Combining Dance and Therapy

Jennifer Hamman - Student Story

Jennifer Hamman grew up in Red Deer Alberta. She recently graduated with a MA in Expressive Arts Therapy from the European Graduate School, after completing the Expressive Arts Program in Vancouver in 2014, and earning a BA in Psychology and Contemporary Dance at the University of Calgary in  2010.

While working as a support worker for clients with developmental disability and mental illness, Jennifer continued to pursue her love of dance. She eventually moved to Vancouver for a 9-month intensive contemporary dance program, where she discovered a way to combine her passions through Expressive Arts Therapy (EXA).

“Expressive arts was attractive to me as it offered a way to work with people in the creative process with a focus on personal growth and healing,” Jennifer said. “EXA is grounded in the physical body, so it felt strongly related to my love of movement and connecting with one’s own physicality. Once I started working in my practicum, and experiencing the work for myself during intensives, I was enamored by how powerful this way of working had the potential to be.”

Despite enjoying her Psychology Degree, Jennifer left university feeling inadequately trained for any particular career path. “I was not interested in pursuing further education unless it was something that would supply me with tangible skills,” she said.

“I craved education that was experiential and practice-based. The Vancouver program lead by Heather Dawson gave me all of those things in a way that was truly life-changing. Not only did I have the opportunity to fully experience the work for myself, and follow my own interests in an adult-learning model, but I also got extensive hands-on experience in practicums.”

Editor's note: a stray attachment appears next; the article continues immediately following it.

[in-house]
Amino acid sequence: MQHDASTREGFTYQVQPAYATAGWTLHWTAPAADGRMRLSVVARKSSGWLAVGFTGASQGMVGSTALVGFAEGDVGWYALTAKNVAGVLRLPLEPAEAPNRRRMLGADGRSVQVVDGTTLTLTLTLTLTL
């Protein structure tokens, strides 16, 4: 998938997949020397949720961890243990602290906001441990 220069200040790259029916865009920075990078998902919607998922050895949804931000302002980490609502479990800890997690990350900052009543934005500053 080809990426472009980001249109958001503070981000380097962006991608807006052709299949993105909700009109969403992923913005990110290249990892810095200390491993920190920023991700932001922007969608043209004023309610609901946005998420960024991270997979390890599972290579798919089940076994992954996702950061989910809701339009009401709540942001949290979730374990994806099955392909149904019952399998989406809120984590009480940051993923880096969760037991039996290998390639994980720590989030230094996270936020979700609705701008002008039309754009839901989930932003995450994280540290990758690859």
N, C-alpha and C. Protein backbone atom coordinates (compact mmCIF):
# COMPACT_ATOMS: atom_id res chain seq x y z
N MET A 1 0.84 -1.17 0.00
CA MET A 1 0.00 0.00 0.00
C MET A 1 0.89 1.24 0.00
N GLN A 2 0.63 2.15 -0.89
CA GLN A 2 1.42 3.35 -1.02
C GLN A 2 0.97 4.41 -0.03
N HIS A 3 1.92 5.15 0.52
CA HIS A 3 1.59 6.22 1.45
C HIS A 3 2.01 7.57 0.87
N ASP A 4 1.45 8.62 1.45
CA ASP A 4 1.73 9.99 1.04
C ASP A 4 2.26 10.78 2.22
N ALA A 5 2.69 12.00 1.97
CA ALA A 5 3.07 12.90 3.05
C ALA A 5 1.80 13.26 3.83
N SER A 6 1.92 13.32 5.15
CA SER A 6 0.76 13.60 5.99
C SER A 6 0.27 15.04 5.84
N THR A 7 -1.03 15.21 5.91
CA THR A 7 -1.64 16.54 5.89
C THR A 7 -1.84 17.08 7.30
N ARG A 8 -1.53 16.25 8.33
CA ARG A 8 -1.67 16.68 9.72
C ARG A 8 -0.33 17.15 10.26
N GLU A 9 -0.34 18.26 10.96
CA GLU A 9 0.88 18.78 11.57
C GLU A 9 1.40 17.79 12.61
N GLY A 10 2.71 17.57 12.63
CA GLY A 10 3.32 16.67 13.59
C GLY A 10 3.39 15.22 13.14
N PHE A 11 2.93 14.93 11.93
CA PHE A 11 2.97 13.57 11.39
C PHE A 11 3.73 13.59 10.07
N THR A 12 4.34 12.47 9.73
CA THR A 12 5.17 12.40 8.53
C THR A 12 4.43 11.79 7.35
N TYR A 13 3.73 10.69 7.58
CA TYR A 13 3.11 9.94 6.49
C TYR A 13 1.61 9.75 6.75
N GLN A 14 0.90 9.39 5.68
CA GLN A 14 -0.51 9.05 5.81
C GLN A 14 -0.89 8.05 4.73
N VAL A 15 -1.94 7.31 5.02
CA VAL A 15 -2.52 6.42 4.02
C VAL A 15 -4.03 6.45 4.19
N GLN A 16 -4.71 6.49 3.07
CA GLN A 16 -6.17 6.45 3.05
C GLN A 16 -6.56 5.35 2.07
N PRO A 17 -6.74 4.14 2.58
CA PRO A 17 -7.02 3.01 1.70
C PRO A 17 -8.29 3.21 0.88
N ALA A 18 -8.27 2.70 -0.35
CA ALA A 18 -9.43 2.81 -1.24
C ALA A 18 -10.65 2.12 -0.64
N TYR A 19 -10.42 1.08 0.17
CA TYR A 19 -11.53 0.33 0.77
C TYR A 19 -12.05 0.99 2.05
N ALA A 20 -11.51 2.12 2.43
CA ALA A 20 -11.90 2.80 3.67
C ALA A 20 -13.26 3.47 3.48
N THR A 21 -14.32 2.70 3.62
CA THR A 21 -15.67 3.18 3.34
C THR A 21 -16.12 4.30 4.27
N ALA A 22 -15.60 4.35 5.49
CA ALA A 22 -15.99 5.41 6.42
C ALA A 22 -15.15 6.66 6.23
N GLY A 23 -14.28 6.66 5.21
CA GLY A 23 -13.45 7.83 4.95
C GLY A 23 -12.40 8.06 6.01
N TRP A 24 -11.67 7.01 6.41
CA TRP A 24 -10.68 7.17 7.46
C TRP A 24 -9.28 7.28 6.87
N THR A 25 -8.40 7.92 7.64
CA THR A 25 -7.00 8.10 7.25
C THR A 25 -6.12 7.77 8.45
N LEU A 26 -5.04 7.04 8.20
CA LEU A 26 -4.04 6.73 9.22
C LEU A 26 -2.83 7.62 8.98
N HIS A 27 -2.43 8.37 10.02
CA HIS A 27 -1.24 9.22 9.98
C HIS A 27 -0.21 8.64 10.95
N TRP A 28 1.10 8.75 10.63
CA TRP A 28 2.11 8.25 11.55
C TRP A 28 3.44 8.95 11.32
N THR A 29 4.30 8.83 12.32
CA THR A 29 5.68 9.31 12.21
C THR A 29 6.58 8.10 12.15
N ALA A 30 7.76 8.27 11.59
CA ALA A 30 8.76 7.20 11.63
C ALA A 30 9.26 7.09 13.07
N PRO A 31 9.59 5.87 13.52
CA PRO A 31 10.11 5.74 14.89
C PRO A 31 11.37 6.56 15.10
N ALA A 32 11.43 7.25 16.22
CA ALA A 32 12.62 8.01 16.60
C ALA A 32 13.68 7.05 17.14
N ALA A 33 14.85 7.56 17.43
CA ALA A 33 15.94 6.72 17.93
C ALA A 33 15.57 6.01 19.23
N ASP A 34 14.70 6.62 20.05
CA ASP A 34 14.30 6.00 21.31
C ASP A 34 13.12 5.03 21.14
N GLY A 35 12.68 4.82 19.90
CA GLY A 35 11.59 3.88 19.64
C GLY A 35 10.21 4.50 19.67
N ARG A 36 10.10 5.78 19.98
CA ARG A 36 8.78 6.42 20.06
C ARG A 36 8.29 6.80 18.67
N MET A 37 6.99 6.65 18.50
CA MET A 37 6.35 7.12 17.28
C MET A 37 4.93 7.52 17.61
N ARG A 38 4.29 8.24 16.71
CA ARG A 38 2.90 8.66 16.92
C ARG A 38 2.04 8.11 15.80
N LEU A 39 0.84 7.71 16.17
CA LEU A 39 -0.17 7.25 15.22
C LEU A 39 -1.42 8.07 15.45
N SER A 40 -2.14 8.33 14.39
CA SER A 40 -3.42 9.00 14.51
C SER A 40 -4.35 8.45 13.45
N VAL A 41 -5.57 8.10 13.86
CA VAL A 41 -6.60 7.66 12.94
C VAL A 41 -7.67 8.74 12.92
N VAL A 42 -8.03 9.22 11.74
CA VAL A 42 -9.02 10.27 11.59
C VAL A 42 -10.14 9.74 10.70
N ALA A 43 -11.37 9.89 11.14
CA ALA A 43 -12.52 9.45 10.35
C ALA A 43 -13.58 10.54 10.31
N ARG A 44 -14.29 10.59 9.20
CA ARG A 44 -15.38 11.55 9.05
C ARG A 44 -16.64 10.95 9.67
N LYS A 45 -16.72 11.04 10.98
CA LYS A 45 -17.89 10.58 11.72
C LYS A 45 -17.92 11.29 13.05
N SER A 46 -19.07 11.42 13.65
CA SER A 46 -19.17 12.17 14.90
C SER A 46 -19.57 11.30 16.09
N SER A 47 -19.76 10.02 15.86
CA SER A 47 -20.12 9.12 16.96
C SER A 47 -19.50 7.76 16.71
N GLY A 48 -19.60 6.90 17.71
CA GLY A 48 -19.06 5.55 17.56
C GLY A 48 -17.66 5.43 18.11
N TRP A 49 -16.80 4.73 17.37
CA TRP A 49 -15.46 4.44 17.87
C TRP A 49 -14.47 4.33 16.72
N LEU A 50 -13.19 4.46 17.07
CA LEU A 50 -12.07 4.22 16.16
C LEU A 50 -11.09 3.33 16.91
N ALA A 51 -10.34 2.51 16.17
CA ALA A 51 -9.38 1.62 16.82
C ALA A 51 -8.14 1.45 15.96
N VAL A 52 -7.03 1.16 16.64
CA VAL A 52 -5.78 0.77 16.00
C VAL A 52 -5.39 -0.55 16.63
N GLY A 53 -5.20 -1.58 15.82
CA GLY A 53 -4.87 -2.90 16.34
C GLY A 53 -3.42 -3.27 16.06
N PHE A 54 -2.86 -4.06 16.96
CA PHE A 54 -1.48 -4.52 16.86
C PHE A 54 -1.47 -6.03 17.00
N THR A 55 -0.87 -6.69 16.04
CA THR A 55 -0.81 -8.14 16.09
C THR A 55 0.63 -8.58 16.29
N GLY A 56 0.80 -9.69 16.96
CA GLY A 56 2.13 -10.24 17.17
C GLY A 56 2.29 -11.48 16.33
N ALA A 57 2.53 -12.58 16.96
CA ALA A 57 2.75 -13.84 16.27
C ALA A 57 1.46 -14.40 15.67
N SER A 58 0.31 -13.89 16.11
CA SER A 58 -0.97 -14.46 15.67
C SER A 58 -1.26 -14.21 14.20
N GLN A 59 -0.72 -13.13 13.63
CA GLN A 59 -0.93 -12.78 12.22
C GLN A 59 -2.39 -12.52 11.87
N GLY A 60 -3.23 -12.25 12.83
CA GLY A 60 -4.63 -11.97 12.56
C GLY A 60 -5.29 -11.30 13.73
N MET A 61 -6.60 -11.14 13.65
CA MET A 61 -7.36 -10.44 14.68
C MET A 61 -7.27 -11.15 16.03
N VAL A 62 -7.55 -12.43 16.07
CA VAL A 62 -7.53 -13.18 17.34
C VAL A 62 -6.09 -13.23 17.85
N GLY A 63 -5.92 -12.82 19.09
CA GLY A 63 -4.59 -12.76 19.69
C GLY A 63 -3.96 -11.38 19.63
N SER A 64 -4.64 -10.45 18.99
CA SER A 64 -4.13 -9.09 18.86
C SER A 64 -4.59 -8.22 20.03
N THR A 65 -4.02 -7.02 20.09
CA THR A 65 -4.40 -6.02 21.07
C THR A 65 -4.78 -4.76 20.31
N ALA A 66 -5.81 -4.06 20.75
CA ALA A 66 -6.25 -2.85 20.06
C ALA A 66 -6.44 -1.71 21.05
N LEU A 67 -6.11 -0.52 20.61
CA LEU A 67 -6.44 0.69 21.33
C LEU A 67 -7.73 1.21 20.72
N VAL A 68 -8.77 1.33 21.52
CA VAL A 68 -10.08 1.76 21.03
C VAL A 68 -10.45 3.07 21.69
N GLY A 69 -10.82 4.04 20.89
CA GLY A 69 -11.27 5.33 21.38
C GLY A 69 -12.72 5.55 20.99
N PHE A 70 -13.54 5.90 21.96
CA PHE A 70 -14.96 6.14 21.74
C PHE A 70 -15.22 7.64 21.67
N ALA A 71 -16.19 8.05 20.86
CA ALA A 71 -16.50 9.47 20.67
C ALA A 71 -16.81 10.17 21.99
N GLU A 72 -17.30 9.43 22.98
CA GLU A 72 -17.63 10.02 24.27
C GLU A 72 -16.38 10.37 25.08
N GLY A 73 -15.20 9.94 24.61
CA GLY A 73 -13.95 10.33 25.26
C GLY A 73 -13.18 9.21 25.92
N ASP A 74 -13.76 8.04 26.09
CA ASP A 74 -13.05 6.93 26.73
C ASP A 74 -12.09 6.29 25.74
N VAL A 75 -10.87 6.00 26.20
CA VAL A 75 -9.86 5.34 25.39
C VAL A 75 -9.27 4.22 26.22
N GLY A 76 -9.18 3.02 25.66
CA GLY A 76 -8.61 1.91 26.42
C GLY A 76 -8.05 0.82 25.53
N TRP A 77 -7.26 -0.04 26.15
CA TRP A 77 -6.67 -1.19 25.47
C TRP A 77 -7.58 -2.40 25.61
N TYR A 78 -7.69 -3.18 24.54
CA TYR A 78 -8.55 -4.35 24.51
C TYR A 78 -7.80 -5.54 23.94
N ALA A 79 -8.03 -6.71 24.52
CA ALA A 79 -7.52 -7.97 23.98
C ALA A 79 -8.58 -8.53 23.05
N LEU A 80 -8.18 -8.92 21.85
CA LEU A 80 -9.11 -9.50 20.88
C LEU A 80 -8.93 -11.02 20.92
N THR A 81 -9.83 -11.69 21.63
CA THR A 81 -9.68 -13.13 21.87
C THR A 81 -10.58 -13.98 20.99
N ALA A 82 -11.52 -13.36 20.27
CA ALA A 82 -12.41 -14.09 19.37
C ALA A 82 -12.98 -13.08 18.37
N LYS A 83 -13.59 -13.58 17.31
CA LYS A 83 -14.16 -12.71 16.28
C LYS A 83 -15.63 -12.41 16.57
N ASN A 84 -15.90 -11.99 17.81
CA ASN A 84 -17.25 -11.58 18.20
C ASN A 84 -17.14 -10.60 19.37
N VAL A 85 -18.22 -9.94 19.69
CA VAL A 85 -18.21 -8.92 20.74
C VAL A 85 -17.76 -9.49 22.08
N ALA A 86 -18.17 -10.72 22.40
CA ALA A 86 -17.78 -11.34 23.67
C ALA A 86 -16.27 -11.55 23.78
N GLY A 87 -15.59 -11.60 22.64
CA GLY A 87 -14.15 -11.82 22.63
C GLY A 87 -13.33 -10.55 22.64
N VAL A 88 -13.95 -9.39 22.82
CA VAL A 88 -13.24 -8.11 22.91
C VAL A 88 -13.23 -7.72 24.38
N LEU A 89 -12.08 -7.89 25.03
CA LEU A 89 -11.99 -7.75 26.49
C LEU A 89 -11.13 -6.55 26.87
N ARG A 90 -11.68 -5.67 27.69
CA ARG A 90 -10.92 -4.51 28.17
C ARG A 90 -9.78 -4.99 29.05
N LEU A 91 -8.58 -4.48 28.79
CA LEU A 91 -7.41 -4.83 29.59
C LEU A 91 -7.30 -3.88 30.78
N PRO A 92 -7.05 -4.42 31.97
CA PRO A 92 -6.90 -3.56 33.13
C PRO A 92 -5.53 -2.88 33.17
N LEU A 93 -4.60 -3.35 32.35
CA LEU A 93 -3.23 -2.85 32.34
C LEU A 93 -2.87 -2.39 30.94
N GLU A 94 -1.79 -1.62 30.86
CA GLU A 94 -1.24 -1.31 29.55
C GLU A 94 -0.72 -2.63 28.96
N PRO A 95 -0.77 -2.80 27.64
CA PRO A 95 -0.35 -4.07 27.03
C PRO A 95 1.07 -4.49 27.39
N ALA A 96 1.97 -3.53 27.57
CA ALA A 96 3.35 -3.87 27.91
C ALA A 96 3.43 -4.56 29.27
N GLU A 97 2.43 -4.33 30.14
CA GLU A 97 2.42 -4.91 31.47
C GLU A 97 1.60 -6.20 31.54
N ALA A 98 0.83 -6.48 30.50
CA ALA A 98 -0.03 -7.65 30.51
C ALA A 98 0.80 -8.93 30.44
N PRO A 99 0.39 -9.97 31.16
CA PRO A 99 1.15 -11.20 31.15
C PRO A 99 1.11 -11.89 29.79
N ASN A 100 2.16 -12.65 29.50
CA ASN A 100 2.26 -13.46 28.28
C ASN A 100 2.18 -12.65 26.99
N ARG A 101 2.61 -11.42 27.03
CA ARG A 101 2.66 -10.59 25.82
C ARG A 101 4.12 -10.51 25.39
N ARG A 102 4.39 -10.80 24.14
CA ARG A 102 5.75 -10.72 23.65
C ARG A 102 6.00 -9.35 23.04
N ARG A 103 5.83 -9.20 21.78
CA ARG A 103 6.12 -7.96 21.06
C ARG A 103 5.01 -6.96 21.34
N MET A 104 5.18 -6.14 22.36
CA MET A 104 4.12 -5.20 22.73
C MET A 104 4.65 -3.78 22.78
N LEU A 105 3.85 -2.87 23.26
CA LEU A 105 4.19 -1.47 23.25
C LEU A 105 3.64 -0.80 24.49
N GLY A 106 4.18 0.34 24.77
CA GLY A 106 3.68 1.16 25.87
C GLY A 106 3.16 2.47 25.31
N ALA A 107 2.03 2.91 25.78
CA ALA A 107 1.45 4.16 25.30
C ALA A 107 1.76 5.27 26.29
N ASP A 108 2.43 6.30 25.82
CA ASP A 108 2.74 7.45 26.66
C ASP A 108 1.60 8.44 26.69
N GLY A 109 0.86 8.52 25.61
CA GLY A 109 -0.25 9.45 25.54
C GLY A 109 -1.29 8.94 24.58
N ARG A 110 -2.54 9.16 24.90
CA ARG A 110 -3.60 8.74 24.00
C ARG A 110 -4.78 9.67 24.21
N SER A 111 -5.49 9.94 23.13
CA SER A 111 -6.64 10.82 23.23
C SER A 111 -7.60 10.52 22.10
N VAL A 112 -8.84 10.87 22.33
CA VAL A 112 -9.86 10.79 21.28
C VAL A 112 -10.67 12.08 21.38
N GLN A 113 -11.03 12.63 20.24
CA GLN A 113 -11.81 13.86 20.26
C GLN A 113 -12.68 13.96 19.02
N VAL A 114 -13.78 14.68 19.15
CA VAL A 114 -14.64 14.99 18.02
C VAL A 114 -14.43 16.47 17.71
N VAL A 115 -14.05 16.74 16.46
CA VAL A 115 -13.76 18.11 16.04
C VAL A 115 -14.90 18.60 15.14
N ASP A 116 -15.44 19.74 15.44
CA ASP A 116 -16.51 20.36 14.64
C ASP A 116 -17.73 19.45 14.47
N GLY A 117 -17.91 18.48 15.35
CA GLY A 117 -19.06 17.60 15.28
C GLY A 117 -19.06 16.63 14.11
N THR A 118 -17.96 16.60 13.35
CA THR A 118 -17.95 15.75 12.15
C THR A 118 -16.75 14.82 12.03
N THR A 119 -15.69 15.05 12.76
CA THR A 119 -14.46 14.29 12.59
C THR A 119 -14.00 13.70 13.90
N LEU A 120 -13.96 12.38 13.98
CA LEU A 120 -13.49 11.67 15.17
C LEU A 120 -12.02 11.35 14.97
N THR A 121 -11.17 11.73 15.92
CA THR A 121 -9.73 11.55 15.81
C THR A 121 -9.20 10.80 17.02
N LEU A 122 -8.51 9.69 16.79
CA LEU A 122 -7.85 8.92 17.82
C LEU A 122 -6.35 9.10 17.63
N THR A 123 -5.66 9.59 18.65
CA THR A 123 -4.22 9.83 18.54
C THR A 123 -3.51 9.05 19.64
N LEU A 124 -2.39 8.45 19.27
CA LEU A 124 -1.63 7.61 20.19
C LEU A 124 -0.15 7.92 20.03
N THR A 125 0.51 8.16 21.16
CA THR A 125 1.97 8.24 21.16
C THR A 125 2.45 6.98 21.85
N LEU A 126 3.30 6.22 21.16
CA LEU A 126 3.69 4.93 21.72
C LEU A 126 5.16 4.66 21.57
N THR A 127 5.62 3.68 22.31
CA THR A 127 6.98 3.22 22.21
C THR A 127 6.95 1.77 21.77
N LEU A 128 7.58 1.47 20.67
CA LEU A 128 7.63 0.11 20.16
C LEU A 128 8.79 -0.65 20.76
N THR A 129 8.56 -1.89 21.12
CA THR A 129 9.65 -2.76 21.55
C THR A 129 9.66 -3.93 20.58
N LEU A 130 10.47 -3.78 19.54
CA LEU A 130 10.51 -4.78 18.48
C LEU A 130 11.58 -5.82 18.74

The part-time program at the Vancouver School of Expressive Arts Therapy begins in September and takes 10 months to complete. Courses are held over 16 intensive weekends and once into the practicum module of the program, students also attend class on an additional evening. 

“With Heather’s expert supervision I left the year feeling really solid in the work. The training fostered my personal strengths and resources, even qualities about myself that I never previously considered positive, and helped me discover ways to nurture them and be authentic as a practitioner.”

Jennifer said her favourite part of the program was the experiential training module, which offers self-directed courses in Visual Arts, Movement, Poetry, Storytelling and Narrative, Sound, Drama and Play and Intermodal Training.

“There are so many individualized variations of ways to work in expressive arts based on your interests, strengths and skills. You are not forced to fit into a box, but rather led to examine and get to know yourself in a deeper, more nuanced way, developing your own therapeutic style and niche in the field.” 

Jennifer now works in a First Nations community with adults, youth and children, and at an Aboriginal Focus Elementary School. She is also building a private practice, working individually with clients as well as running groups and workshops. 

“It is an honor to be with people inside the creative process; witnessing clients in their vulnerability and resiliency. Expressive arts has become a way for me to be in the world. It has brought me a mindfulness practice, taught me how to be fully present, and has led me towards new ways to nourish myself.”

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